Research Leads to Lifelong Lessons
Student Interns Gain Skills and Understanding Through Dolphin Study
July 16, 2013
A dolphin swimming in the ocean near the Newport Beach shore shows its dorsal fin.
As the dolphin’s dorsal fin cuts through the surface of the ocean water, Miranda Domico, a 22-year-old biology major, snaps a succession of photos. Meanwhile, environmental studies graduate student Cynthia L. Lujan records meticulous notes on what she sees.
Both students are interning this summer for psychologist Kayla Causey as part of her Coastal Dolphins of Orange County Project. They are building a digitized, up-to-date online photo-identification catalog to track individual dolphins. The data will be compared with data of other researchers who are studying dolphins along the California coastline. Causey, a CSUF lecturer in psychology, said the catalog allows researchers to estimate the population of dolphins and monitor whether they are declining or increasing and why.
Causey and her interns have been studying the marine mammals for more than a year. The scientific evidence they are gathering is important to a psychologist, Casuey explained, because the field of psychology includes the study of animal behavior, learning and cognition. Even without shared genes, dolphins and humans share a higher intelligence and dolphins have the same type of social cognition as humans — they demonstrate empathy, recognize individuals and are self-aware, she said.
“This can lead to insight as to how humans are intelligent in similar ways to these species,” Causey said.
Involving students in the research provides a hands-on learning experience, she said. In her 15-week field course, Causey trains her research assistants to monitor, photograph and collect data on what dolphins they see and when. They make their observations by cruising Orange County’s harbors and beaches in Causey's inflatable boat or from the jetties off Corona del Mar and Newport Beach.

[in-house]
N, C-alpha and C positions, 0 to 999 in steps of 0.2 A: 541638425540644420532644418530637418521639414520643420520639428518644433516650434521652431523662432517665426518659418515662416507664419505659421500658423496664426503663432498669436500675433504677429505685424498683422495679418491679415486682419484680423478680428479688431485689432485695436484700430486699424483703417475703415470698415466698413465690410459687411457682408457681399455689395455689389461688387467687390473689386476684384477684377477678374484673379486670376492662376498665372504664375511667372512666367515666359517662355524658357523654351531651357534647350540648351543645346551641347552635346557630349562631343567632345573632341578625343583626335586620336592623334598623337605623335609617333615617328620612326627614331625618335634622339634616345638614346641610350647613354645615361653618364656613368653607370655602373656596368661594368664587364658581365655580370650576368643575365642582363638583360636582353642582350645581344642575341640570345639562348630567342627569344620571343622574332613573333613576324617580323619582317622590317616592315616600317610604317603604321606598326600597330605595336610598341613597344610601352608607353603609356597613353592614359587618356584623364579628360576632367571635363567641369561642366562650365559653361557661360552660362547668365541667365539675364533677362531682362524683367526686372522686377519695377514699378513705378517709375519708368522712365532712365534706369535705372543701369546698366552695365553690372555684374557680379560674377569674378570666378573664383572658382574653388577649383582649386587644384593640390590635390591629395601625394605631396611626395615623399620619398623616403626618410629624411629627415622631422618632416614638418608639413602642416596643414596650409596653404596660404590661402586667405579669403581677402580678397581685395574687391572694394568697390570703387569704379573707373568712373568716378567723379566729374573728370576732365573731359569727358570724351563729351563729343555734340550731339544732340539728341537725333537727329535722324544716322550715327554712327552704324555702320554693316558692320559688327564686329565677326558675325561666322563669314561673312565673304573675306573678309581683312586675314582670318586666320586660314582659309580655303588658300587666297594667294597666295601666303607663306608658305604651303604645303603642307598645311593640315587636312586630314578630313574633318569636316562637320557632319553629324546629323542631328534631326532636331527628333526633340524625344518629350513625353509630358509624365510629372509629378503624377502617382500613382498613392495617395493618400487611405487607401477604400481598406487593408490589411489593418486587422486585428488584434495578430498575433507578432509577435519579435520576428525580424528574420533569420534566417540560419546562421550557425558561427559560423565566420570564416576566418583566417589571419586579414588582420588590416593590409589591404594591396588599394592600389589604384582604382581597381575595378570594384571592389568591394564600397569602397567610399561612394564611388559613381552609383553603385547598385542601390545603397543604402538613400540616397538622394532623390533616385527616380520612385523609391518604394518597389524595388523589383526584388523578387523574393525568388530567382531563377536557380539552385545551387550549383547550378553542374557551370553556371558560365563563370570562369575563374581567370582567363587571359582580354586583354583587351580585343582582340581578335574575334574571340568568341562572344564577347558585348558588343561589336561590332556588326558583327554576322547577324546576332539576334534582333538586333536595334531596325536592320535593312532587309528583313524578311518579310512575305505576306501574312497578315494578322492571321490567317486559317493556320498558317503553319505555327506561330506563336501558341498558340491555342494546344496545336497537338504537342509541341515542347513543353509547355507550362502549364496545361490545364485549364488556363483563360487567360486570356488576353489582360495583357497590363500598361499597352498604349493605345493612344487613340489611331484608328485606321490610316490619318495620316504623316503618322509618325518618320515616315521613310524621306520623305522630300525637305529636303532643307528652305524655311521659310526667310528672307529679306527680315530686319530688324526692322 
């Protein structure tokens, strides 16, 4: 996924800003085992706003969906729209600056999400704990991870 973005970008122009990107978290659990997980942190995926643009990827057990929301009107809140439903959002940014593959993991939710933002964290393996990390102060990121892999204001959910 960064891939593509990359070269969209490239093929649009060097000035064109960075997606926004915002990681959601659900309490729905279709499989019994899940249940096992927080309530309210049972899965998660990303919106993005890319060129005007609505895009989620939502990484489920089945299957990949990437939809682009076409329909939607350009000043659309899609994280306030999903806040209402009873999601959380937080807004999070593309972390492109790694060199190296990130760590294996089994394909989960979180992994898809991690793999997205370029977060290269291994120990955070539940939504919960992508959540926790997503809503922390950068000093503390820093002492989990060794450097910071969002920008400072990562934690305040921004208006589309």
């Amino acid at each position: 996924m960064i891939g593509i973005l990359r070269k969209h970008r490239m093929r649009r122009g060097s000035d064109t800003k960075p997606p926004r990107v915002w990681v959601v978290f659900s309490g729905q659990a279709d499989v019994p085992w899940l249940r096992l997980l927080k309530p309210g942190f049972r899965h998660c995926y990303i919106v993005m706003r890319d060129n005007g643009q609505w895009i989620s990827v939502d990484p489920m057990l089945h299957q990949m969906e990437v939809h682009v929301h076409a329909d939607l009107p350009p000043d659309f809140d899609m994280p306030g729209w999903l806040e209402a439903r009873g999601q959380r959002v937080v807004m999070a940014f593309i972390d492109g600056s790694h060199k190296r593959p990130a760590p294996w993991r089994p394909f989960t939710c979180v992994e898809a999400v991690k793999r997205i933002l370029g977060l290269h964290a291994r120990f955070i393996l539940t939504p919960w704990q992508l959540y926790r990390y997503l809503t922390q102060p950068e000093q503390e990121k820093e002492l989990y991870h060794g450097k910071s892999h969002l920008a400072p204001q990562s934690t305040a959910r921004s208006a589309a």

“Learning about dolphins gives me the tools I need to raise awareness about our ecology,” said Domico, who plans to pursue graduate studies in ecological research. “It’s important to teach people about these animals so they can see how similar we are.”
Human activity “affects dolphin behavior and it’s important to learn how to interact harmoniously,” Lujan added. “This research is a good starting point.”
In fact, the internship has helped Lujan zero in on a thesis topic.
“Because of this experience, I’m going to focus on reviewing a marine education pilot program that incorporates science, technology, engineering and mathematics lessons for fifth-graders,” Lujan said. “This is where my passion is now, thanks to this research.”
All the hours of waiting and watching for dolphins, taking their photos, recording their sounds, tracking their movements and learning about their intelligence and behaviors have “not only given me practical experience, but a greater understanding about the world we live in,” she said.
Domico agreed, saying she often shares what she’s learning.
For example, “did you know that dolphins have big brains like us?” she asked enthusiastically. “They display behavior similar to us. Last week, I saw two magnificent dolphins jumping in the waves, basically playing just like children like to play.”
“I know I want to go to grad school now and study animal behavior and the environment,” she added. “This experience is preparing me to be able to get into grad school and eventually go to Africa and pursue my dream of studying animals there.”
By: Mimi Ko Cruz, 657-278-7586